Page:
General Secretary

February 2018

THE RISKS OF DOING YOUR JOB

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STEVE GILLAN, POA GENERAL SECRETARY, REPORTS THAT ALL TOO OFTEN AT POA HQ, WE RECEIVE CONTACT FROM A LOCAL BRANCH OFFICIAL INDICATING THAT A MEMBER I S REQUIRED TO ATTEND AT A P O L I C E STATION TO B E INTERVIEWED BY THE POLICE UNDER CAUTION, FOLLOWING AN INCIDENT AT WORK.

We arrange for the member to be legally represented but unfortunately, this is often only the beginning of a long and arduous process. No one can truly appreciate how the member and their families feel at this point, and the stress only intensifies as the process unravels. Remember, POA members only go to work to do their job, I doubt very much that they or their family thought they would be involved in a criminal investigation as a suspect.

POA members manage and supervise the most difficult and vulnerable people in our society and are required to deal with extreme levels of violence that often results in the use control and restraint techniques to manage difficult and life-threatening situations. If a complaint arises following the use of C&R, members may face an external police investigation and internal disciplinary proceedings. This is an extremely stressful situation for members but with the support of Thompsons and the Union, the vast majority of criminal investigations result in no criminal charges. However, this is not the end of the matter.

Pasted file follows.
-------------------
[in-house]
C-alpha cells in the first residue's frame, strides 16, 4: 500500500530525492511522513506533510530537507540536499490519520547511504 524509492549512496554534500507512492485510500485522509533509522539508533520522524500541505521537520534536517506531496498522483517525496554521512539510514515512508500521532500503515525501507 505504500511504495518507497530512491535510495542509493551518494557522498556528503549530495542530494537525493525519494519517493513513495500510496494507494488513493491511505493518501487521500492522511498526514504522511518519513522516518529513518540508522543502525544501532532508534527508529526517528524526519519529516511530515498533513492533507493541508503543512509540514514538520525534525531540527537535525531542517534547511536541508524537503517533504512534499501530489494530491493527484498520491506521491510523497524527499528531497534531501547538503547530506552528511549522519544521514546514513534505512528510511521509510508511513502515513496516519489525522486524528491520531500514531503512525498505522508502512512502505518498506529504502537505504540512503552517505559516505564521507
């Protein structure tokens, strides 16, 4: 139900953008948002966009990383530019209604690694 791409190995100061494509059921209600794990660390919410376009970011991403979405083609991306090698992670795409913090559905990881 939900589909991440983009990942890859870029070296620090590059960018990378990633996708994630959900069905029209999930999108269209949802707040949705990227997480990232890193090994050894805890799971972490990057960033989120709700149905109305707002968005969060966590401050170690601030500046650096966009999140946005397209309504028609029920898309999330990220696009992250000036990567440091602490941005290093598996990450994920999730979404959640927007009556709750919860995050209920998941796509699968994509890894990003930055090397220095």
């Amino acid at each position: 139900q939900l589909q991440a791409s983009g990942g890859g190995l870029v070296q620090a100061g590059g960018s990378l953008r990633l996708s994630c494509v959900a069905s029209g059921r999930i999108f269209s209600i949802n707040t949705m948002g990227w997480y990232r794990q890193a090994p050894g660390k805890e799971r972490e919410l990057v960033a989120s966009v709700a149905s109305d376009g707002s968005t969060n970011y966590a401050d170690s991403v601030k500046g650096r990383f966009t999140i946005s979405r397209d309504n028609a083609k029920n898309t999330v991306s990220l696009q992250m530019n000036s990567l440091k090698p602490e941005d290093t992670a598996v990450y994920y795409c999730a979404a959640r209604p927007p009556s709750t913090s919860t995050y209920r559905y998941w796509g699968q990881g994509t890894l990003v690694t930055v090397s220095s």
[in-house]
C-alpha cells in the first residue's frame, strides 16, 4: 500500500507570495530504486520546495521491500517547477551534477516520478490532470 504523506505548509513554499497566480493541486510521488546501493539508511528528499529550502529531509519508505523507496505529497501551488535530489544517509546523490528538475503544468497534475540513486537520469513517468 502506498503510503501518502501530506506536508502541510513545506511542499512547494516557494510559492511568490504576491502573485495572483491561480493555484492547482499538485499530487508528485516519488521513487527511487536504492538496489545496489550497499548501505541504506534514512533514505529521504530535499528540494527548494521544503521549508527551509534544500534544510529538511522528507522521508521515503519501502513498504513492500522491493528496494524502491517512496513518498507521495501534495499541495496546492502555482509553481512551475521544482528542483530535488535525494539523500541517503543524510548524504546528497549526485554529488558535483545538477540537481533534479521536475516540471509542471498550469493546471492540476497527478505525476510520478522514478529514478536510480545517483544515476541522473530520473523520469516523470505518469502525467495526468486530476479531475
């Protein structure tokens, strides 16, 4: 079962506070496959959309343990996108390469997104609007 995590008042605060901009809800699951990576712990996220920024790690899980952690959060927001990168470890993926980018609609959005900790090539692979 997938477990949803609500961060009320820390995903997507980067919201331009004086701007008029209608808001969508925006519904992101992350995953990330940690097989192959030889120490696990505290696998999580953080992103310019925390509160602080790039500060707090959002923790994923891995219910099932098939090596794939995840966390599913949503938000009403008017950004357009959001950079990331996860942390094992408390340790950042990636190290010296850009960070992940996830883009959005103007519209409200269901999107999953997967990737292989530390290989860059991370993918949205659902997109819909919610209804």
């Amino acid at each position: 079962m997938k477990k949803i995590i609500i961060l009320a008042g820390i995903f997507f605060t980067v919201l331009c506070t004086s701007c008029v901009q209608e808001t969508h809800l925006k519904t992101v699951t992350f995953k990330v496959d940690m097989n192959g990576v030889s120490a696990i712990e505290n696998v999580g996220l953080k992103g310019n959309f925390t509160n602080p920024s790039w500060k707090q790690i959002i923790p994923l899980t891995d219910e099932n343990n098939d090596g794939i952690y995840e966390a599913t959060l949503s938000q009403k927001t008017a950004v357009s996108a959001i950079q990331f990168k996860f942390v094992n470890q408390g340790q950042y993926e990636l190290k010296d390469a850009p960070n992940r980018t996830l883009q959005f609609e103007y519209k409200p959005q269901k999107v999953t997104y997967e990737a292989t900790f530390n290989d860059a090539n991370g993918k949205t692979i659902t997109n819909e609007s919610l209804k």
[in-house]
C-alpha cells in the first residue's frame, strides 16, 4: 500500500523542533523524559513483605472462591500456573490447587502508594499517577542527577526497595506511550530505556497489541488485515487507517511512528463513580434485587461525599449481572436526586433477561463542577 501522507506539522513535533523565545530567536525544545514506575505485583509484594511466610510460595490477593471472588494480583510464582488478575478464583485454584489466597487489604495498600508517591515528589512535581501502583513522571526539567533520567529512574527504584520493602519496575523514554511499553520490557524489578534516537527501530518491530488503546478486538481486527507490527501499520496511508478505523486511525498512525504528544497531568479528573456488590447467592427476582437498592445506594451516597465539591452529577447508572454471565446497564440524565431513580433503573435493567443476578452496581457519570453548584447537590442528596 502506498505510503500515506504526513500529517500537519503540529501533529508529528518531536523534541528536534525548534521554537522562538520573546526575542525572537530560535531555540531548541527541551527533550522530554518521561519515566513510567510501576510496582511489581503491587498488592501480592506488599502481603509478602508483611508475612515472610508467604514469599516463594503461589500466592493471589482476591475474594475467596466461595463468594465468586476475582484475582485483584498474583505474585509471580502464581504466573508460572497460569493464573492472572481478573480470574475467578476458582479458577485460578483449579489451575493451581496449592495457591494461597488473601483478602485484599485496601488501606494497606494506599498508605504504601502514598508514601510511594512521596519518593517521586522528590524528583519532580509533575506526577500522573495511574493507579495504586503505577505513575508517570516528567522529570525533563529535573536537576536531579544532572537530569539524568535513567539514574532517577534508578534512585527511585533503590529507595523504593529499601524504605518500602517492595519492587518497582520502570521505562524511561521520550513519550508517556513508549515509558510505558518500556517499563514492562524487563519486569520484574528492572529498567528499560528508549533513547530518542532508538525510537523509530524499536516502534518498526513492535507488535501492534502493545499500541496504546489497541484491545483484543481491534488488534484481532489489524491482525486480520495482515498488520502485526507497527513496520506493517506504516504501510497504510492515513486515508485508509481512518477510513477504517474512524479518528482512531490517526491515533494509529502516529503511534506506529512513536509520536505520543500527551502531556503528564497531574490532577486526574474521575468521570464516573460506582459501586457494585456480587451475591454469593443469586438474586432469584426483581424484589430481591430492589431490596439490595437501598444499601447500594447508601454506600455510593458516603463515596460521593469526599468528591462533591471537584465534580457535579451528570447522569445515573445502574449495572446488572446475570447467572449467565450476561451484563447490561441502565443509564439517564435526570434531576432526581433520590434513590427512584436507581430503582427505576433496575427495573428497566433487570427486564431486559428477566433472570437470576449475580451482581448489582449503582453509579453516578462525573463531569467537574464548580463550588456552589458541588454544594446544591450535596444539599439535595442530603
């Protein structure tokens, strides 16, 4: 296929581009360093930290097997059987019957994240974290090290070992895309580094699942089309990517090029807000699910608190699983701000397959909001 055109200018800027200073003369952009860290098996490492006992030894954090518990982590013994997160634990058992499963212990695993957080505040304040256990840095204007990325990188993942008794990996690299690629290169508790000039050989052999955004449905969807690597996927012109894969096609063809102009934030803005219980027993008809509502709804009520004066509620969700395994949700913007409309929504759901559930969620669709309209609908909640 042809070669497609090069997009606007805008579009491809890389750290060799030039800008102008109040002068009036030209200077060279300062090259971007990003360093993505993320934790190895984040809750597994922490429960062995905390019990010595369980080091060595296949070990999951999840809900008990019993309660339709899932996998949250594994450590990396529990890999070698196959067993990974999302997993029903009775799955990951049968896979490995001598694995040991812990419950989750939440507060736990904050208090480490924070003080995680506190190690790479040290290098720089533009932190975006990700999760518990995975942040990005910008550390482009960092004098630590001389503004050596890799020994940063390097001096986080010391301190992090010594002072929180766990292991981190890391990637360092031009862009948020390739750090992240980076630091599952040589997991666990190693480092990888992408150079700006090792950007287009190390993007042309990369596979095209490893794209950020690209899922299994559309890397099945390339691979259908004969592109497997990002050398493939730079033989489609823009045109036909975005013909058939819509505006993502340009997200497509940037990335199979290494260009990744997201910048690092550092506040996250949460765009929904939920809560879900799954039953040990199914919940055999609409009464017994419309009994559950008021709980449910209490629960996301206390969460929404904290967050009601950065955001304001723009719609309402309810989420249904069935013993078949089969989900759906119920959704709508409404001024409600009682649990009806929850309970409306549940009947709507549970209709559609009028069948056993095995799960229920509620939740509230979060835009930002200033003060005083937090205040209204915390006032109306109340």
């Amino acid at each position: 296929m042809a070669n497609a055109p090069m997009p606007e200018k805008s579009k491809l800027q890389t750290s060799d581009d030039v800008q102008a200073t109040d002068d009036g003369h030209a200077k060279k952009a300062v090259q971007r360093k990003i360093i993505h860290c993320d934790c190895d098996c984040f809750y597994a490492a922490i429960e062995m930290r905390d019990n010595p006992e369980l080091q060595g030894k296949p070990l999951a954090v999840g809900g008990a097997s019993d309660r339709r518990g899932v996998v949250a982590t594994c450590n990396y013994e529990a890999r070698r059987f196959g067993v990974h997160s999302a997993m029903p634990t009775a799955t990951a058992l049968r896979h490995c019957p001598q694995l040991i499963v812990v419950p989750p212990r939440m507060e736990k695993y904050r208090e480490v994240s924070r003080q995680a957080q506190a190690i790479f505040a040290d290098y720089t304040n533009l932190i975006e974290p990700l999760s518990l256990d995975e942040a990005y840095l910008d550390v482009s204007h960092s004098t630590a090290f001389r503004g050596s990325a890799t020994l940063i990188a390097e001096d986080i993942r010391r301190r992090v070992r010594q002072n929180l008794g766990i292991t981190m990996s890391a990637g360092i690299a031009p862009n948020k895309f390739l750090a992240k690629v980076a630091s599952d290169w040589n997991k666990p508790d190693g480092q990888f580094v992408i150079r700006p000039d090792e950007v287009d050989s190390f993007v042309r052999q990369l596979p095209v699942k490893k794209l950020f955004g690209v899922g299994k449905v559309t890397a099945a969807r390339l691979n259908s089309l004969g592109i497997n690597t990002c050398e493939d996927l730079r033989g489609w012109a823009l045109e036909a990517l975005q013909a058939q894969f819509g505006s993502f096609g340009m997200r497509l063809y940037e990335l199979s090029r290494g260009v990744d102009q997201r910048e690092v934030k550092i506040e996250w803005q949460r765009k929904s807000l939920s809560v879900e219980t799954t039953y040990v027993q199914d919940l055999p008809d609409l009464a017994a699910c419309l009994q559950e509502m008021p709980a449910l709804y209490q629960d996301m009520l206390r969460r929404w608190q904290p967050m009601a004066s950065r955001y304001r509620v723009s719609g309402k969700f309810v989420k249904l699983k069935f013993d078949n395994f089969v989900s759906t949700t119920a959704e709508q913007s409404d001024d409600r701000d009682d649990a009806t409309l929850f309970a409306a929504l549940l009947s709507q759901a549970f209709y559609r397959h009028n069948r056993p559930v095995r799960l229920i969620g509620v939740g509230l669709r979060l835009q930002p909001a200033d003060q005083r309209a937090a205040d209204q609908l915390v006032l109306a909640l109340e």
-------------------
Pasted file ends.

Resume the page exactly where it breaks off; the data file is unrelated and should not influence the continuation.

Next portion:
Investigations

The employer relies upon a much lower threshold than the police for determining whether an investigation should proceed. Following the conclusion of the police investigation an employer will conduct their own internal investigation. Many of our members are suspended and this puts more pressure on them and their family. It also puts more strain on their work colleagues who have to cover while they are off work.

Frequently, members are dismissed because a manager relies upon their own interpretation of the facts, which can be a wholly flawed, subjective view. Insufficient weight is applied to the findings of the criminal investigation and the fact that professionally trained police officers have fully investigated the incident, considered all the evidence, including CCTV and contemporaneous witness accounts and determined, with the endorsement of an independent prosecuting authority (the Crown Prosecution Service), that there is no criminal case to answer.

Nonetheless, the employer continues with the investigation, often seeking disclosure of the statements and evidence gathered by the police, in the belief that this material will help them reach what would appear to be a predetermined view, and in the absence of any further evidence to change the complexion of the case, determine that the matter should proceed to a disciplinary hearing.

Balance of probabilities

The current law allows the manager to reach a different conclusion to the police applying the balance of probabilities test. This different threshold test allows the manager to find the member guilty of using excessive or unnecessary use of force, despite the earlier findings of the criminal investigation. This can result in the loss of employment.